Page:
Rate Of Aging
Aging is a complex process and is unlikely to result from a single cause or a single gene. Conditions that slow or accelerate aging and genes that control the rate of aging provide clues about what causes aging. Although aging is not equal to life span, genes that regulate life span are often important in resistance to stress and may be able to slow aging: superoxide dismutase prevents the accumulation of free radicals, and nucleotide excision repair enzymes repair DNA. Furthermore, cell stress resistance is correlated with maximum life span across species. Based on the evolutionary theory of aging, Thomas Kirkwood and Steven Austad predict that key enzymes that regulate the rate of aging are those involved in maintenance and repair. A gene involved in maintenance and repair that can regulate the rate of aging is exemplified by stress-induced p53. Free radicals, oxidative stress, DNA-damaging agents, and environmental stresses (including heat) result in increased activation of p53. The activation of p53 can lead to DNA repair, to cell cycle arrest in order to limit DNA replication (cellular replicative senescence), or to cell death, which is how it acts as a tumor suppressor to prevent cancer. In a study published in Nature in January 2002, transgenic mice that express mutant-activated p53, which augments wild-type p53 activity, show a resistance to tumors and early signs of some aging phenotypes, including reduced life span, osteoporosis, and multiple organ atrophy. Importantly, these mice also display a reduced ability to tolerate stress, as shown by delayed wound healing and reduced recovery from stress in old mice. These data suggest a role for the stress-induced cellular p53 response in organismal as well as cellular aging and in acceleration of some aging changes.
Caloric restriction not only retards aging but also reverses the effects of stress during aging by putting cells in a survival mode. It decreases free radical production and oxidative stress, reduces the load of damaged molecules, decreases sensitivity to genotoxic stress, and postpones declines in DNA repair. Caloric restriction also alters the expression of genes that regulate damage and stress-response pathways. Both heat shock stress and exposure to mild oxidative stress can result in hormesis, a beneficial effect that occurs in response to very low doses of agents that are toxic at higher doses. Minimal stress not only increases survival in fruit flies and nematodes but also increases life span. Caloric restriction also results in hormesis and may slow the aging process by inducing a mild stress response, including increases in heat shock protein 70 and glucocorticoids that afford protection against stress. In contrast, premature aging syndromes with shortened life spans result from single gene mutations that result in genomic instability, inability to repair DNA, and some of the phenotypes of aging.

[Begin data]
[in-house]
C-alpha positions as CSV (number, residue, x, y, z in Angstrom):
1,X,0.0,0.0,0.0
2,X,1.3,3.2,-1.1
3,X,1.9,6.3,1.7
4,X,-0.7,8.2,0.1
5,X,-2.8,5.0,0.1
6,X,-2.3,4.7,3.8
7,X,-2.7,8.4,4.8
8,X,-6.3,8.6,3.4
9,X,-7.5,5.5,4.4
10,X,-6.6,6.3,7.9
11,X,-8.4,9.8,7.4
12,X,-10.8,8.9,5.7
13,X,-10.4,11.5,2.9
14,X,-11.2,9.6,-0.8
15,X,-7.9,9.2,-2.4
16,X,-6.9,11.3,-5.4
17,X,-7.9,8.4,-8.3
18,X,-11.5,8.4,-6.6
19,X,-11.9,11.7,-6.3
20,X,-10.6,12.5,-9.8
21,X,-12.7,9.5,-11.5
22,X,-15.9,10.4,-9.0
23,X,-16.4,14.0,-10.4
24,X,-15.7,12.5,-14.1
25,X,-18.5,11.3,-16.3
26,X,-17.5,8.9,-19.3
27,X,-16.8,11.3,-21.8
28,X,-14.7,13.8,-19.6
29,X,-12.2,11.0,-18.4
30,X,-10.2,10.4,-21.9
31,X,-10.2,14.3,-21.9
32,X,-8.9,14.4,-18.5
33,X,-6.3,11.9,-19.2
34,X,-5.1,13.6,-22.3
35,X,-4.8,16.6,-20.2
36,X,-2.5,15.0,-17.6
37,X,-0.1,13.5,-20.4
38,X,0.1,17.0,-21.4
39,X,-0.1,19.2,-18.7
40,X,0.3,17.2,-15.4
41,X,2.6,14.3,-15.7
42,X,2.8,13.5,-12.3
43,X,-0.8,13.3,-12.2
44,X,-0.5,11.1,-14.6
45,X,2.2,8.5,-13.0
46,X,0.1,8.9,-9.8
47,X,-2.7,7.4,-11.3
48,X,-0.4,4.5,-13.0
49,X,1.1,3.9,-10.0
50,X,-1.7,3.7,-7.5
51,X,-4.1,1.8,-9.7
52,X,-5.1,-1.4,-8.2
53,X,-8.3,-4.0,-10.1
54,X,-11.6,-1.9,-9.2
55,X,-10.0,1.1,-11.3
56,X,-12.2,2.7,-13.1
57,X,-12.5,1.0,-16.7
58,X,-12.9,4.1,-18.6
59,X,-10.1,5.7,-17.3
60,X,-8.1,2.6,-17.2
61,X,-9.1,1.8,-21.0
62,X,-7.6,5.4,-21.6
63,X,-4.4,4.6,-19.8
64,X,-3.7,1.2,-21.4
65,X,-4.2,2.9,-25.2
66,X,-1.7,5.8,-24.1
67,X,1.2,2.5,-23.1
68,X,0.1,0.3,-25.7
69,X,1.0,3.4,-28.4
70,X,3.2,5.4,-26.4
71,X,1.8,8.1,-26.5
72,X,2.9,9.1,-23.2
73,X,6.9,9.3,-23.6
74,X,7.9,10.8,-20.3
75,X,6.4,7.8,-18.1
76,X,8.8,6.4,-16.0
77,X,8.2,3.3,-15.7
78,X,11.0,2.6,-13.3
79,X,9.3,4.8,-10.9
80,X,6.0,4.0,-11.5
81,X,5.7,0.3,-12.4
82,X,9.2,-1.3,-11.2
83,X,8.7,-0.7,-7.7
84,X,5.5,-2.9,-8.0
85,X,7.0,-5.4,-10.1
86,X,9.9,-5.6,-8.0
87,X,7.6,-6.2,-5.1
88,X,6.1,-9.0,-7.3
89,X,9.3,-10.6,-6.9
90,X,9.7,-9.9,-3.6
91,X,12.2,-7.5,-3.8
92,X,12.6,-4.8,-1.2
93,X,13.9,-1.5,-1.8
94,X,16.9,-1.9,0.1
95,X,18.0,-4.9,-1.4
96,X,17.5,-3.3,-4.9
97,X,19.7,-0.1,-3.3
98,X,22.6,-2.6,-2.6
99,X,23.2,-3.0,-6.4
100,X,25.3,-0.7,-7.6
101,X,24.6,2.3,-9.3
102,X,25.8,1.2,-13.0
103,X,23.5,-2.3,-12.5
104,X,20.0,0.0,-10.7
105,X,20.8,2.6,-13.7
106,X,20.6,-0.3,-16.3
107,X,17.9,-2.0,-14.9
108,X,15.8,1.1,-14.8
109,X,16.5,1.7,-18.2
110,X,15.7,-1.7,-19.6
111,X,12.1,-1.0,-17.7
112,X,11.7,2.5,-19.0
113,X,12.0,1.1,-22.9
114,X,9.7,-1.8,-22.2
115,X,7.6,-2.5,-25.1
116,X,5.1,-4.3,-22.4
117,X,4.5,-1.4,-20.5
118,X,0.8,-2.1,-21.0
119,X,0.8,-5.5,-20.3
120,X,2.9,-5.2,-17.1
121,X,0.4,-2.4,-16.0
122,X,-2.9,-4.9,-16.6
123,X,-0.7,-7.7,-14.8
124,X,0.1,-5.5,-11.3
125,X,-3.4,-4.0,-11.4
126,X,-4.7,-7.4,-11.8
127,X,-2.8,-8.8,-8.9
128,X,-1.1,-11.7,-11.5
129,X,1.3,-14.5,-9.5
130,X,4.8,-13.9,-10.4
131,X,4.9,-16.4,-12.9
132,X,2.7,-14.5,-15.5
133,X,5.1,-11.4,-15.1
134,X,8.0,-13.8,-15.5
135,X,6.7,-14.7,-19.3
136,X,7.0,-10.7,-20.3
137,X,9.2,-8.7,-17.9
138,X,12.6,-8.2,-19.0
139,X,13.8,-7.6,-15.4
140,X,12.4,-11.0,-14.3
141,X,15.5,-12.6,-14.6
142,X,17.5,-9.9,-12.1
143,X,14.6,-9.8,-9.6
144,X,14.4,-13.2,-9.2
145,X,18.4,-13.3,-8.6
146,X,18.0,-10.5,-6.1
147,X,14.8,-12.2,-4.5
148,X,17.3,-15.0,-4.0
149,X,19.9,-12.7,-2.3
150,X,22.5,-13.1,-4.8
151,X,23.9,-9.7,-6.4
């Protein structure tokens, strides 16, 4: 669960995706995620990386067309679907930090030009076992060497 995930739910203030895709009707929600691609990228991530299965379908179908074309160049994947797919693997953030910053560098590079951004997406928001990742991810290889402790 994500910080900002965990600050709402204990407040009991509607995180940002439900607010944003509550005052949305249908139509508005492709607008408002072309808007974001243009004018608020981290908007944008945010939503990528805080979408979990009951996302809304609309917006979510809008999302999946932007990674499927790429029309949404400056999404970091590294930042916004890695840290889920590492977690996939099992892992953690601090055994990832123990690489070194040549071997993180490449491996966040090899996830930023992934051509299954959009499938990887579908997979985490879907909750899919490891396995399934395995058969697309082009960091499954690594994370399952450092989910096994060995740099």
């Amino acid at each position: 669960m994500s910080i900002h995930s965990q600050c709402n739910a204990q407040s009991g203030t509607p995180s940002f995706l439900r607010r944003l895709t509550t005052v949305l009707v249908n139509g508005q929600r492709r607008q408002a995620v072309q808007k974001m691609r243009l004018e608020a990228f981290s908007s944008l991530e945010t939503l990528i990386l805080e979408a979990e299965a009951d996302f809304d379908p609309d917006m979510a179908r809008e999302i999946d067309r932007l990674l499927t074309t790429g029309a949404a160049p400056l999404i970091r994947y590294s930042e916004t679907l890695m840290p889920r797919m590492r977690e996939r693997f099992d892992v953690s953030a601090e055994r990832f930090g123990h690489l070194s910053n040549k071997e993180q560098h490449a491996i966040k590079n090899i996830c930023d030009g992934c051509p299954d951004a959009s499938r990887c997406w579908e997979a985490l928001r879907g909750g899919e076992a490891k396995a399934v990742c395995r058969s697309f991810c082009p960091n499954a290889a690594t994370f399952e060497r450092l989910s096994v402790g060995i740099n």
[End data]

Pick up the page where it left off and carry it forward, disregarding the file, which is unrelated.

The psychosocial environment determines how an individual perceives stress, and coping ability plays a role in age-associated functional decline. Few studies of stress focus on the oldest old (greater than eighty-five years), although they have frequent physical, emotional, and social changes that decrease their sense of control and require adaptation to stress. It is interesting that within this group are centenarians who have greater functional reserve and adaptive capacity, enabling them to overcome a disease or injury or to cope with stresses more effectively.
NANCY R. NICHOLS
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